'Ha, I almost forgot; we need a dissemination strategy for the report. Get somebody to sort that out. Meeting adjourned.'
You guessed right: the statement above usually occurs at the end of a long meeting discussing 'substance'; then somebody realizes that if the department/organization has spent all this money on this piece of research, it might be a good idea to get somebody to 'disseminate' it.
Usually, they have not given the matter serious thought. They have not answered basic questions.
Greedy speculators in housing and private bankers, financial innovation and failure of risk models, regulators and credit rating agencies were all deservedly blamed for the recent financial crisis. Behind this all is public policy that worsened the problems.
"The greatest tragedy of science – the slaying of a beautiful hypothesis by an ugly fact."
-- Thomas Henry Huxley (1825 – 1895)
- Thomas Henry Huxley
Starting with water and sanitation interventions and then trying to gauge the health impact can actually take us away from our desired goal of securing health improvements. Reversing this approach to start with health impact (first) and then determine causality (second) may create a more effective framework to optimize the trade-offs between water, sanitation and a range of other interventions!
The water and sanitation sector has been subject to numerous health impact studies. These are complex undertakings that require careful intervention and control conditions, extensive and carefully managed data sets, considerable time and money. Even in the best cases, quantifying the health impact of water and sanitation interventions is plagued by the high levels of uncertainty that surround the confounding variables. Furthermore, such studies do not quantify the relative health impact of choosing to invest in water and sanitation rather than breast feeding, or female literacy, or any other intervention. Even worse, such studies can draw a positive correlation between an intervention and the health impact … while the overall health for the particular target population has decreased. In such a scenario, it could be legitimately argued that investing in water and sanitation (and not female literacy) was the wrong choice - if the goal was a positive impact on health.
The Toolkit for Public-Private Partnerships in Roads and Highways is intended to be a key reference guide for public authorities in developing countries for the development of their PPP programs in the highways sector. However, much information on the subject is readily available, notably through the internet, and the Toolkit has not vocation nor pretends to be a unique reference on the subject.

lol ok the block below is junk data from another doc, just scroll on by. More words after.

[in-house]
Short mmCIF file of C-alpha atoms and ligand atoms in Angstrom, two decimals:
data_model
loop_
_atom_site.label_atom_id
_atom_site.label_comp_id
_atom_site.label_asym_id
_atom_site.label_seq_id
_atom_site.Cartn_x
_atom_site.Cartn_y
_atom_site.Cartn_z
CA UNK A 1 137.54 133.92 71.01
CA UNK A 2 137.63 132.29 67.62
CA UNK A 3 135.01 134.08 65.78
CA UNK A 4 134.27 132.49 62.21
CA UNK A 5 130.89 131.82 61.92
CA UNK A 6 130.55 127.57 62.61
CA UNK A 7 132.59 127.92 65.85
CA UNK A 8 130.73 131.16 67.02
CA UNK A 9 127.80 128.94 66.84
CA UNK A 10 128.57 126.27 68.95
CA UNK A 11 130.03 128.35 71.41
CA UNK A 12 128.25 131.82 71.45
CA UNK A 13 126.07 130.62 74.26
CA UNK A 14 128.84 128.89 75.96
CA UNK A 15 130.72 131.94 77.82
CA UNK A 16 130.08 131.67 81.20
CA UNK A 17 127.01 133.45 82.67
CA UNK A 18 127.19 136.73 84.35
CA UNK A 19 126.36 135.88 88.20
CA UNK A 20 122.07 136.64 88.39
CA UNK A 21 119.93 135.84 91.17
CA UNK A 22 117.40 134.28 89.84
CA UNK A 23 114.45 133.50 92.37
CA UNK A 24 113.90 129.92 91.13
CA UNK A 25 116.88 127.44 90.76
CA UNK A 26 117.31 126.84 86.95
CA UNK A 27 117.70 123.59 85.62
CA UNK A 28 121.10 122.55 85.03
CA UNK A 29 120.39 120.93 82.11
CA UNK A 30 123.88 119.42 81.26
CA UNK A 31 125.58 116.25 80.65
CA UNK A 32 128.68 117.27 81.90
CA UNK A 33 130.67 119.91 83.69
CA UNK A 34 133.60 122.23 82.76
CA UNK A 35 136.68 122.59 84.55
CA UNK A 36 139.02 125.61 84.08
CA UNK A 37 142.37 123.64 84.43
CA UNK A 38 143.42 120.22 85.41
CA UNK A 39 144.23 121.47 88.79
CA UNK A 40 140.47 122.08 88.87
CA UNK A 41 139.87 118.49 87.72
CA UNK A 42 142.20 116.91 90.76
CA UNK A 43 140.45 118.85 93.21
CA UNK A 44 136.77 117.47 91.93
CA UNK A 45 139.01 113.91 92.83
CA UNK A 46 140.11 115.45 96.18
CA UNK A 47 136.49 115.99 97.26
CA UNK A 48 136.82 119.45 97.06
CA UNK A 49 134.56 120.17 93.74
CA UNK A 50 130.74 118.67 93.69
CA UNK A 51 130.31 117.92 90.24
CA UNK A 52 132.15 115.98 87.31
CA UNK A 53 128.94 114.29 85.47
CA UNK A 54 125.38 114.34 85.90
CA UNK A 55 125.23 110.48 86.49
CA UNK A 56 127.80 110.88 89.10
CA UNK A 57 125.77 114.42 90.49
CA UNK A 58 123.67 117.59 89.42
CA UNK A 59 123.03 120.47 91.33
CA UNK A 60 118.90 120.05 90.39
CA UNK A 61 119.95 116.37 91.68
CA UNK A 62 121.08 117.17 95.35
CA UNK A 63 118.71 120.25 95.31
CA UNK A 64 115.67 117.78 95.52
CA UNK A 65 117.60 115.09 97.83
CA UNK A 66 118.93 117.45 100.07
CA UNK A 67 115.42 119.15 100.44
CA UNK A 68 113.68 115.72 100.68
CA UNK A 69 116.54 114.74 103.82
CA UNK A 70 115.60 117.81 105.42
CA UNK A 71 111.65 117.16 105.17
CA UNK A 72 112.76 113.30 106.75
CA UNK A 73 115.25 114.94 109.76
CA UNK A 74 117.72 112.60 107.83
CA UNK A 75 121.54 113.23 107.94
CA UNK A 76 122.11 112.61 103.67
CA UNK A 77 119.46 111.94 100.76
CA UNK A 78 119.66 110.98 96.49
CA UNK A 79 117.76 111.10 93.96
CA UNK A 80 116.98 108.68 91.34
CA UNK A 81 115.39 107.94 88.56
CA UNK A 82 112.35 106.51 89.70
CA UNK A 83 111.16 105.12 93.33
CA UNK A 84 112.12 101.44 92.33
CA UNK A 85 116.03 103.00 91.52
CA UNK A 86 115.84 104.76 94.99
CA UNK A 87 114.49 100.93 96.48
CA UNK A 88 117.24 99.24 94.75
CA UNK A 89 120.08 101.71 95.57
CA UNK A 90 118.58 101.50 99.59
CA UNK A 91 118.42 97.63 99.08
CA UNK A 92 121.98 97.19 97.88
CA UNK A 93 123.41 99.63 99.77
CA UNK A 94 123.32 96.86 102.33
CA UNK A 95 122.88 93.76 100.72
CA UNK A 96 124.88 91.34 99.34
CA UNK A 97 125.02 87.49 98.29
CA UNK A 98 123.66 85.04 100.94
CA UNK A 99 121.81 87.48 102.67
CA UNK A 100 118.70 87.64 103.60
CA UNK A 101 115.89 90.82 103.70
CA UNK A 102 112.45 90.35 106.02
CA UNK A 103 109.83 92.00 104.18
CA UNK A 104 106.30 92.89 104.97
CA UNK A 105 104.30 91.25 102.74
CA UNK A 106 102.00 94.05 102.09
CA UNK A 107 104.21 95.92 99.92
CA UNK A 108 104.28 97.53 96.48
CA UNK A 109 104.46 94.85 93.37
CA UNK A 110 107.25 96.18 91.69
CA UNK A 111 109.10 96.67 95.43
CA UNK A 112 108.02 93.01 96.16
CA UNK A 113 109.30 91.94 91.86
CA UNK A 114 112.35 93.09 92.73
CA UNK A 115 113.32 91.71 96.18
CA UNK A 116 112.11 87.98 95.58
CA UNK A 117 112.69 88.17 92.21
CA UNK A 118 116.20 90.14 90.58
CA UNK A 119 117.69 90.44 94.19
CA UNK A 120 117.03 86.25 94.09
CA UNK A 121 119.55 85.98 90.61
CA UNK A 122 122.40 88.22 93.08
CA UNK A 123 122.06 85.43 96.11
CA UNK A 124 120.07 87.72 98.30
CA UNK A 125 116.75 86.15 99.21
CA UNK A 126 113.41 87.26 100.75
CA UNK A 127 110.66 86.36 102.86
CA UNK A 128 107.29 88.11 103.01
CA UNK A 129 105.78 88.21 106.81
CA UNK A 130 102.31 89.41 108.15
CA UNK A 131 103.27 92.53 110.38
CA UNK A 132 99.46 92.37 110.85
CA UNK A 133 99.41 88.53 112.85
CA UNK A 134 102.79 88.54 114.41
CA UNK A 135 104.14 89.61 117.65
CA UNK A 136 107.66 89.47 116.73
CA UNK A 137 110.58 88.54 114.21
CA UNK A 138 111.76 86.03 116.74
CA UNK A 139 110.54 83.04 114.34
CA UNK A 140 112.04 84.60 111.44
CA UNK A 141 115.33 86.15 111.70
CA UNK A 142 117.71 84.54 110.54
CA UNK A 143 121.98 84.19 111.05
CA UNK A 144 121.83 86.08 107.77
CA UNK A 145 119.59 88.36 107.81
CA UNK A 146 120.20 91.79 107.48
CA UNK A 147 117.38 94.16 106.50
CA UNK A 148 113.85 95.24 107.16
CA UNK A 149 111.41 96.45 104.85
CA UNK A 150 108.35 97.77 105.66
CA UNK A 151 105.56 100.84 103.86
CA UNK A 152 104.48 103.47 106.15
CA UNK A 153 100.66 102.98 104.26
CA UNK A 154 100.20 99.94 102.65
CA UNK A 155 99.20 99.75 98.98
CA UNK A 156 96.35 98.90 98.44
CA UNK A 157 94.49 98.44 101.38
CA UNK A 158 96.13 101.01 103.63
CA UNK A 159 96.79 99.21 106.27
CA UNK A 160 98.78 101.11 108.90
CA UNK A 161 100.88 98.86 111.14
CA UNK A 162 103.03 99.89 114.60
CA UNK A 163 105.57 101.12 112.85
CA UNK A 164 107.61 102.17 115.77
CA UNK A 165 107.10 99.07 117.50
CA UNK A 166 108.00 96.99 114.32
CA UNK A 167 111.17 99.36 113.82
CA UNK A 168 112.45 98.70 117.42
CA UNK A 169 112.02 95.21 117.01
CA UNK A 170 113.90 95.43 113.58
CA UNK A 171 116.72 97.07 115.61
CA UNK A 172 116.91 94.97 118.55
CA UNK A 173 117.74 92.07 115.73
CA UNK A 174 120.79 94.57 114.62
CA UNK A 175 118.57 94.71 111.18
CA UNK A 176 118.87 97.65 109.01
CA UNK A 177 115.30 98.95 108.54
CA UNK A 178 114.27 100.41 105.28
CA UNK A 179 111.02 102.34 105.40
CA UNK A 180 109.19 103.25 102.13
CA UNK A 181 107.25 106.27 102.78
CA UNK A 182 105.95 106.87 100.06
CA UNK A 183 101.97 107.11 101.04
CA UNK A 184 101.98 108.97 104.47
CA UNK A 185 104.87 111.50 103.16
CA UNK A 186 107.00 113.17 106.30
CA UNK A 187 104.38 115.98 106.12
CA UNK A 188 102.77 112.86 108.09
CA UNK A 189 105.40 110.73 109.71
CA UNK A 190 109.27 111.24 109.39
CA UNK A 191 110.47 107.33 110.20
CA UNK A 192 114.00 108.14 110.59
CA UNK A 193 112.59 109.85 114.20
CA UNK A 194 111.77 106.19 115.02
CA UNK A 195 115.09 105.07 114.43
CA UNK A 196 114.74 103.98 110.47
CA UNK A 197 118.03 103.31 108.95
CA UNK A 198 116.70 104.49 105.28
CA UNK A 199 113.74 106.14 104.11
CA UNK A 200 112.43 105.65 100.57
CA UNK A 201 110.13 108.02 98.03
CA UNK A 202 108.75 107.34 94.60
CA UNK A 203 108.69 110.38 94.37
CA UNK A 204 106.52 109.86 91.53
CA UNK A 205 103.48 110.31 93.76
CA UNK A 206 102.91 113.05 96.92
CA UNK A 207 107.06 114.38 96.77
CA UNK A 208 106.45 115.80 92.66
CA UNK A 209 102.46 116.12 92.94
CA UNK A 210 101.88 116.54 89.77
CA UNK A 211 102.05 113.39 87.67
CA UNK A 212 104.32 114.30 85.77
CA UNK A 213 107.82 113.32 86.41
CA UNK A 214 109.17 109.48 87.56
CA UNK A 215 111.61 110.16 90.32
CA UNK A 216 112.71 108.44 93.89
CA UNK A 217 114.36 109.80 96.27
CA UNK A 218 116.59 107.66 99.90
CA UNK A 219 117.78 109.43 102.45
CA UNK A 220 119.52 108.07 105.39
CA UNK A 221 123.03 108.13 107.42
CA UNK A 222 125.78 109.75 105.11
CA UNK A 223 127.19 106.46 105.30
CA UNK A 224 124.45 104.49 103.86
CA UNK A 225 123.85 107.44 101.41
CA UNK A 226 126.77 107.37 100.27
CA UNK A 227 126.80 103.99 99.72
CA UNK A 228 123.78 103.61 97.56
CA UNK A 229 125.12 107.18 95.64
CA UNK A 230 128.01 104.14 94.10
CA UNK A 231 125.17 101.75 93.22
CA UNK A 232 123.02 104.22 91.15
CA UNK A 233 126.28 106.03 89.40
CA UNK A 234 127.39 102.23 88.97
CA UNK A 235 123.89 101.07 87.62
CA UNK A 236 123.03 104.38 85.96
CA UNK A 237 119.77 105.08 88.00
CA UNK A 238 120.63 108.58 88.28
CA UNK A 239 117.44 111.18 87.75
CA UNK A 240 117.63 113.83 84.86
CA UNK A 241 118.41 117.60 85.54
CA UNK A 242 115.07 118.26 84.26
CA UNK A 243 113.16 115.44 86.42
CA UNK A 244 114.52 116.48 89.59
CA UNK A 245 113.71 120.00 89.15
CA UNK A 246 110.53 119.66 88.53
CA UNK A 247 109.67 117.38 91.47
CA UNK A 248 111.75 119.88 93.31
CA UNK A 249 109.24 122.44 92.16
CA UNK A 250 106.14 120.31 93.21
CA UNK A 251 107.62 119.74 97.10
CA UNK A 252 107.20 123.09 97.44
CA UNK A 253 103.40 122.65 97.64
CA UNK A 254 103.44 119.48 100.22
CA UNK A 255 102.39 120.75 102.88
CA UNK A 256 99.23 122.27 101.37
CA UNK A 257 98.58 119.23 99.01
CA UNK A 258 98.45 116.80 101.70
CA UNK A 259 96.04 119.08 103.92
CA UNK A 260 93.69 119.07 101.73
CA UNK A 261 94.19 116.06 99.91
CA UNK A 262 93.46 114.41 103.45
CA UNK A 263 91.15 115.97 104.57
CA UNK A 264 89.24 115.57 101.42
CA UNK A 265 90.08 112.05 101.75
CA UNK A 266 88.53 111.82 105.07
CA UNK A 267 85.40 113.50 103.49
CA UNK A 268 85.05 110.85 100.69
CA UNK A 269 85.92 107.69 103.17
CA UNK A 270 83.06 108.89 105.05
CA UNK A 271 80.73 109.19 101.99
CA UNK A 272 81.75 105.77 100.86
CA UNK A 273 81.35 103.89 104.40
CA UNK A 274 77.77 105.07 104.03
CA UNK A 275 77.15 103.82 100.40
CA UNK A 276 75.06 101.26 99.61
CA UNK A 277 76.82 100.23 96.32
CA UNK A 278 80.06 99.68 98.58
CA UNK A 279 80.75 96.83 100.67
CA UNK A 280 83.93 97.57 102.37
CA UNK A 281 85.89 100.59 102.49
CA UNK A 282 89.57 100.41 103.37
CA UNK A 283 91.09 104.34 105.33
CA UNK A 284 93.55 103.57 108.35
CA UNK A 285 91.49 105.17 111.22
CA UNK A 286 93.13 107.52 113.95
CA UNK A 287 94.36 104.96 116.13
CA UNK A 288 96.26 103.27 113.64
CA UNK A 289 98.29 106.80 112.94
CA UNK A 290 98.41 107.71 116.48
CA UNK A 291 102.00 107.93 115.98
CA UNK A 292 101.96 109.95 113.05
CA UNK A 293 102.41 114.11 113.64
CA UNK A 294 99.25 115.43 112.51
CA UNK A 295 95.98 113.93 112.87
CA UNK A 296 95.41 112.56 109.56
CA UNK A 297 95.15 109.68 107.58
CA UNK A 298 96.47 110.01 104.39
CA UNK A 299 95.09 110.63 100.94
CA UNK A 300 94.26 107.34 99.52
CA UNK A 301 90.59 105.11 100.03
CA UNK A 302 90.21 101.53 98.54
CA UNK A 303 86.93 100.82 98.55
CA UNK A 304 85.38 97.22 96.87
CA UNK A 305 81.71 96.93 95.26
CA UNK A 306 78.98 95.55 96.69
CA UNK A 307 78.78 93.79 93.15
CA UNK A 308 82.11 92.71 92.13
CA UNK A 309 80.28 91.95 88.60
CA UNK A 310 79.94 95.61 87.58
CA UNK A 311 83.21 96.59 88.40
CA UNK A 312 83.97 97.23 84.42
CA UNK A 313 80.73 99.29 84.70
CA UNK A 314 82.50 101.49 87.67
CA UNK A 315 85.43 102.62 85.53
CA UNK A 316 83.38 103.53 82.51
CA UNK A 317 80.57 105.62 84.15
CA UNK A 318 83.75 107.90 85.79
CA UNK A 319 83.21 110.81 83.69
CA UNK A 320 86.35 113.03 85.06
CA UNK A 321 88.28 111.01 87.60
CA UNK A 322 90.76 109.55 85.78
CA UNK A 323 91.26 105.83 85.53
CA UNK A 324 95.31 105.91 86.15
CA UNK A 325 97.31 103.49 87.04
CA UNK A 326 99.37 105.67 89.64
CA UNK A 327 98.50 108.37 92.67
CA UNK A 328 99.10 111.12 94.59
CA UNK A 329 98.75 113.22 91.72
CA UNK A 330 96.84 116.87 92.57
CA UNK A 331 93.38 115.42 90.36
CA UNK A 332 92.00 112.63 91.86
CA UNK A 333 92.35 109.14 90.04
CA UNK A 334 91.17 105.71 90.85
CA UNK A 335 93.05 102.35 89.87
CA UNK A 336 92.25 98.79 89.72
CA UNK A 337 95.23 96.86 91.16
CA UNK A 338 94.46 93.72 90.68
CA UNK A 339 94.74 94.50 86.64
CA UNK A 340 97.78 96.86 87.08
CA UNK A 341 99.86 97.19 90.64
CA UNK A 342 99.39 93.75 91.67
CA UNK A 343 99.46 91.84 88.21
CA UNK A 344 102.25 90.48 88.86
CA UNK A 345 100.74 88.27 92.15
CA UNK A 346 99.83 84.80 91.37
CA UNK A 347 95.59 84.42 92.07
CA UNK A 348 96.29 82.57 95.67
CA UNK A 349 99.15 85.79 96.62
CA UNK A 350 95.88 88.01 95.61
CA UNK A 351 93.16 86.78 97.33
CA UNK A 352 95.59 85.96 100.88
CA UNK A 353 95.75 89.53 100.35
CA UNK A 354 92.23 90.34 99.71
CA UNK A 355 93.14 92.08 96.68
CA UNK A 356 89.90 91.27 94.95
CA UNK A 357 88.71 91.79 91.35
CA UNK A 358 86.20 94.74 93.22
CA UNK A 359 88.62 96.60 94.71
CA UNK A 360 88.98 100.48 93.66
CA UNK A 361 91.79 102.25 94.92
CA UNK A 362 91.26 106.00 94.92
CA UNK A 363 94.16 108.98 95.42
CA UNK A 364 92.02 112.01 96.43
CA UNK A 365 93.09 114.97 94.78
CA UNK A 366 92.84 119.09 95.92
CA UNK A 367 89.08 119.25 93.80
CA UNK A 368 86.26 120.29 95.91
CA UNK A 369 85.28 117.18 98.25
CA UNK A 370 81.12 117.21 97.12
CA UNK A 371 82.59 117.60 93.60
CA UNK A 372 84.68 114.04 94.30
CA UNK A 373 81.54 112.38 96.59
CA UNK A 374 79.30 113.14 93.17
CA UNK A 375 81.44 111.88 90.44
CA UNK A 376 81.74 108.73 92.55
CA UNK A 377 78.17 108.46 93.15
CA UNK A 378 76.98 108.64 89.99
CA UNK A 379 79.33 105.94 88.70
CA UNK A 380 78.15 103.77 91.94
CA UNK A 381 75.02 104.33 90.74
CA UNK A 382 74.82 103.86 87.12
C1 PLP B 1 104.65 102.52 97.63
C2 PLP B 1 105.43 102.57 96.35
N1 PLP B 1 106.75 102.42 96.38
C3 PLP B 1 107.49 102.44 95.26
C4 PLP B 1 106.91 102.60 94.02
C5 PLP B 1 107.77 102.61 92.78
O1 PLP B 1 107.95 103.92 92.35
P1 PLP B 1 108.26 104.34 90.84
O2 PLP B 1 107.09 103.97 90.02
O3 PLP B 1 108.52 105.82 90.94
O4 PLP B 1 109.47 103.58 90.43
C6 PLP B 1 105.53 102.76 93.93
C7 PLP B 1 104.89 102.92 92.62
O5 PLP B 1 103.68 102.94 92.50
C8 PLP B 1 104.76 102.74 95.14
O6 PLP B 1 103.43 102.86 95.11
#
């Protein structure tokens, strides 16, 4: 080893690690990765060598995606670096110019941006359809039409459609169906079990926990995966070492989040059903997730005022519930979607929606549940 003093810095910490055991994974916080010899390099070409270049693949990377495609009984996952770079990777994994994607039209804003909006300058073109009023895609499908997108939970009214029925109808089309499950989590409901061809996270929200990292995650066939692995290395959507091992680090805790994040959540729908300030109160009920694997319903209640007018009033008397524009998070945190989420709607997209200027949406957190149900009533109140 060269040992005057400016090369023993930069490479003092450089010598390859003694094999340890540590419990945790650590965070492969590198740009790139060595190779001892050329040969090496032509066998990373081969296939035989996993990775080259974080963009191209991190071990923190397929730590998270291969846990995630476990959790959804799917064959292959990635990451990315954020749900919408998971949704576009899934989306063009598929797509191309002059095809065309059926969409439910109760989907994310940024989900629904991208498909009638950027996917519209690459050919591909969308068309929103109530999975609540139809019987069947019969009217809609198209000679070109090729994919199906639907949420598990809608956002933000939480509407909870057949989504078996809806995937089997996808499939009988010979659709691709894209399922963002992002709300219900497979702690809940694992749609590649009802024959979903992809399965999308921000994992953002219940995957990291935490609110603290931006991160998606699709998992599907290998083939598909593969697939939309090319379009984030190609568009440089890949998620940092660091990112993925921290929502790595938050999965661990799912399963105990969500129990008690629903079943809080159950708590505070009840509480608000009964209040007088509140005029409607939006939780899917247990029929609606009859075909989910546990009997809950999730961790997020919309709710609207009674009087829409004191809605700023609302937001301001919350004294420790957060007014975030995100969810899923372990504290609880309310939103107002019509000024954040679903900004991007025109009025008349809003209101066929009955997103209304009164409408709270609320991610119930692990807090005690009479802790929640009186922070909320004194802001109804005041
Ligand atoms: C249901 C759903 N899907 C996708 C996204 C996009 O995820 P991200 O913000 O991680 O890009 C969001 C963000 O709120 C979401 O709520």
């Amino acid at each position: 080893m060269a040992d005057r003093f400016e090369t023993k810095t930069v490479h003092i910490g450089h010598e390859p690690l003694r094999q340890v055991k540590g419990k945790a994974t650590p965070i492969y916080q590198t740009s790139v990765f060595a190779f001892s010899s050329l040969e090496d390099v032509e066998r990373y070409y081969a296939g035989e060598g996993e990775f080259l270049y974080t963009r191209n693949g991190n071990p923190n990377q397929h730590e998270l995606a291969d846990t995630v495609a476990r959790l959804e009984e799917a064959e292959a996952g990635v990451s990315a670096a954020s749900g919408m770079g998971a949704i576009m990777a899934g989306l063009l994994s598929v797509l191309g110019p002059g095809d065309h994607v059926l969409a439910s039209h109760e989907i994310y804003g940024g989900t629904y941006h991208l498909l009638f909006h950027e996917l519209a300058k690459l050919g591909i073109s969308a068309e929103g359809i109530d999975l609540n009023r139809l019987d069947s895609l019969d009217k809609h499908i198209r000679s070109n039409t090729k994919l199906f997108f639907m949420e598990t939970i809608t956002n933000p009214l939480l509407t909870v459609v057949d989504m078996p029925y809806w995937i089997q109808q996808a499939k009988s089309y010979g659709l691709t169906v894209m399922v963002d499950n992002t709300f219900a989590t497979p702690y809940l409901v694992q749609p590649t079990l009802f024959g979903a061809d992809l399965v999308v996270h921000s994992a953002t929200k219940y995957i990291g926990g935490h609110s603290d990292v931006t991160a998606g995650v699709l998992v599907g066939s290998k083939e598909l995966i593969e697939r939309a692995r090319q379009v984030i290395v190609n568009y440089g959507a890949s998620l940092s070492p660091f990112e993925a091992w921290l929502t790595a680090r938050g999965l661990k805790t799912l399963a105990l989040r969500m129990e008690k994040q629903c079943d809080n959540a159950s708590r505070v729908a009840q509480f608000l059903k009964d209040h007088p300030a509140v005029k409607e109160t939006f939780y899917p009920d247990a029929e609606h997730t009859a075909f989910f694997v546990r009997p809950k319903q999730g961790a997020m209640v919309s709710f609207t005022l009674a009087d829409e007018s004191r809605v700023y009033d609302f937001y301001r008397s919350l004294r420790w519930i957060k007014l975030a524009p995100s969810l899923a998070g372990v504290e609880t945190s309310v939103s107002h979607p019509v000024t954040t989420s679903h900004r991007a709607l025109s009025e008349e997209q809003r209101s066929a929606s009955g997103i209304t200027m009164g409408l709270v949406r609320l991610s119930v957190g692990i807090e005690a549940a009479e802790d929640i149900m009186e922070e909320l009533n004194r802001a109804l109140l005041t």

Last weekend, I was fortunate to be at the same dinner party as Jeff Puryear, co-director of PREAL and a luminary in the education field. We got talking about his PhD thesis from 1977, which I later found out, was perhaps the first serious study of the impact of job training in Colombia's SENA industrial training programs in Bogotá.
First, to analyze the socioeconomic characteristics of people who enrolled with SENA relative to those who did not, with a view to identifying the kind of candidates that the programs attracted; second, to estimate the impact of SENA training on the wages of a randomly-chosen individual who had undergone no training before taking part in a SENA program; and third, to calculate the private and social benefits of the SENA program.
|Everyone was on their phone—ringing loved ones, ringing offices, ringing those that mattered—to get reassurance that people are okay, to check on damage, to ring for advice on the threat of a tsunami.|
- Migrants turn to the sea to enter US illegally (August 26, 2010)
- Migration benefits all parties: Ratha (August 25, 2010)
- New Life in U.S. No Longer Means New Name (August 25, 2010)
- Zimbabwe: Children Crossing Borders in Search of HIV Treatment (August 24, 2010)
- Pakistan: Remittances not reaching affected areas (August 22, 2010)
2. The World Bank talks about failure (with a little help from a Google transplant)
3. Which country has the second highest number of gyms in the world (after the US)? (Hint: It belongs to the BRICs.)